I’m a huge fan of Kiarostami. I’m drawn to film-makers that make you question the film-making process. Lars Von Trier is another I greatly admire.  Everything about film-making is fake and the film-makers’ job is to make you forget this, but there’s pleasure in being reminded too because it makes you engage in an entirely different way.

I can’t watch reality TV. It’s ridiculous. The one thing it’s not is reality. You see survival programs where someone is walking across the Sahara desert. Is he going to make or die of thirst? Give me a break! Behind the camera there’s 20 camels packed full of water for him, the camera crew, the sound man, the medic, the fixer, the camel shepherd and the camels. There’s probably a helicopter standing by.

I like stories where we acknowledge this deceit and try to make a feature. If you still feel tension when you are simultaneously acknowledging the artifice of the process, then I think you’re doing something good.

And finally, what’s next for you?

I’m working on a horror movie about a serial killer called The Judas Goat and a thriller called ‘The Undertaker’. Hoping to shoot either of them by the end of the year.

DETOUR is showing at the Glasgow Film Theatre on Sat 25 Feb, 4.30pm as part of Horror Channel FrightFest Glasgow 2017.

Win a copy of Satanic on DVD courtesy of Soda Pictures!

rsz_1rsz_satanicUK readers we have 1 x DVD of Satanic to give away courtesy of Soda Pictures.

Four friends on their way to Coachella stop off in Los Angeles to tour true-crime Satanic Panic-era sites, only to find themselves interrupting an apparent human sacrifice. They save the young victim, but she turns out to be much more dangerous than the cult from which she escaped, unleashing an evil spirit who will hunt the friends down one by one… Starring Sarah Hyland (Modern Family), Justin Chon (Twilight Saga), Clara Mamet (Bad Neighbours 2), and Anthony Carrigan (Gotham).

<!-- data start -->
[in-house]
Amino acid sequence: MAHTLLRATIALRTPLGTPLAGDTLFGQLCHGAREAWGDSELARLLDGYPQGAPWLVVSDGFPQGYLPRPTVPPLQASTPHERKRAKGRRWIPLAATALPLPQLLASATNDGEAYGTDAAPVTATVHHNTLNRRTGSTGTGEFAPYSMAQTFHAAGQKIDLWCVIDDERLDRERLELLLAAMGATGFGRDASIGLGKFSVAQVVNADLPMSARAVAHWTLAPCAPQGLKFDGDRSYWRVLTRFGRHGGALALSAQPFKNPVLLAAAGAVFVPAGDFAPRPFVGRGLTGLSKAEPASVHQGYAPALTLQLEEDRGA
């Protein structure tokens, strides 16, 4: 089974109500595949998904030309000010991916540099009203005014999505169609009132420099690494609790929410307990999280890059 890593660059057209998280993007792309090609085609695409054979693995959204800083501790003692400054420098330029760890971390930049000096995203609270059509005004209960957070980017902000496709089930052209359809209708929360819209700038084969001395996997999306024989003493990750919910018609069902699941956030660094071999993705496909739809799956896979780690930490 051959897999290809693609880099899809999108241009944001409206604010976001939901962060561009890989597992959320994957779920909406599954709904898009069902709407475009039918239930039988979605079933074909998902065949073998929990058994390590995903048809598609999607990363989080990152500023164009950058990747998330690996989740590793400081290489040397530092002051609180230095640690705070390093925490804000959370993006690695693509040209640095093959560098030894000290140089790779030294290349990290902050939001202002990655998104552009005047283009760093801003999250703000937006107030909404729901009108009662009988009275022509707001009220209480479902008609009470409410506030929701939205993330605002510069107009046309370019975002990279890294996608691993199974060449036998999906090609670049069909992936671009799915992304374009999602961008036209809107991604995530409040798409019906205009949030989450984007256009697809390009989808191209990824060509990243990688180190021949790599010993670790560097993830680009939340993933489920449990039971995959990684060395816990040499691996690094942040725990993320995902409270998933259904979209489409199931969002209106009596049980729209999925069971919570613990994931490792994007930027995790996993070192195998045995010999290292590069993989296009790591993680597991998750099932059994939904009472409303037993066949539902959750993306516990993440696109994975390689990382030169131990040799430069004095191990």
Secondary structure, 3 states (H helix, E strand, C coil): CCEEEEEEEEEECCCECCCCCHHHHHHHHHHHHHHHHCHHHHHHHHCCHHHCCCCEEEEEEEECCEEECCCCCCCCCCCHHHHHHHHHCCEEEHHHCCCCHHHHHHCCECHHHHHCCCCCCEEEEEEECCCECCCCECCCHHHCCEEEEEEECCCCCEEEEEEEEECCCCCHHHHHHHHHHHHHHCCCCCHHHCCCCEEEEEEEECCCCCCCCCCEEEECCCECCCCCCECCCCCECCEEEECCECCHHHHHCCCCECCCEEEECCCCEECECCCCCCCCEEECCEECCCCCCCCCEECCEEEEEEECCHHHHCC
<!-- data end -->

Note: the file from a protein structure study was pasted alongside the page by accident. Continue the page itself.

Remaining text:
Satanic is out now on DVD from Soda Pictures here – https://www.amazon.co.uk/Satanic-DVD-Sarah-Hyland/dp/B01M4J8XJP/

To win the DVD you must live in the UK , then simply email comp@ukhorrorscene.com with your name and full address and put Satanic in the subject line. And one lucky winner will be drawn at random when the competition closes on Sunday 22nd January.

Thanks for viewing and good luck!!

We Have A Copy of The Sect on BluRay to Give Away from Shameless Films.

rsz_sectThanks to our good friends at Shameless we have 1 x BluRay of Michele Soavi’s stunning The Sect to give away to a lucky UK reader.

The Sect is available from Shameless Films here – http://www.shameless-films.com/shop/The-Sect-aka-La-Setta-Blu-ray.html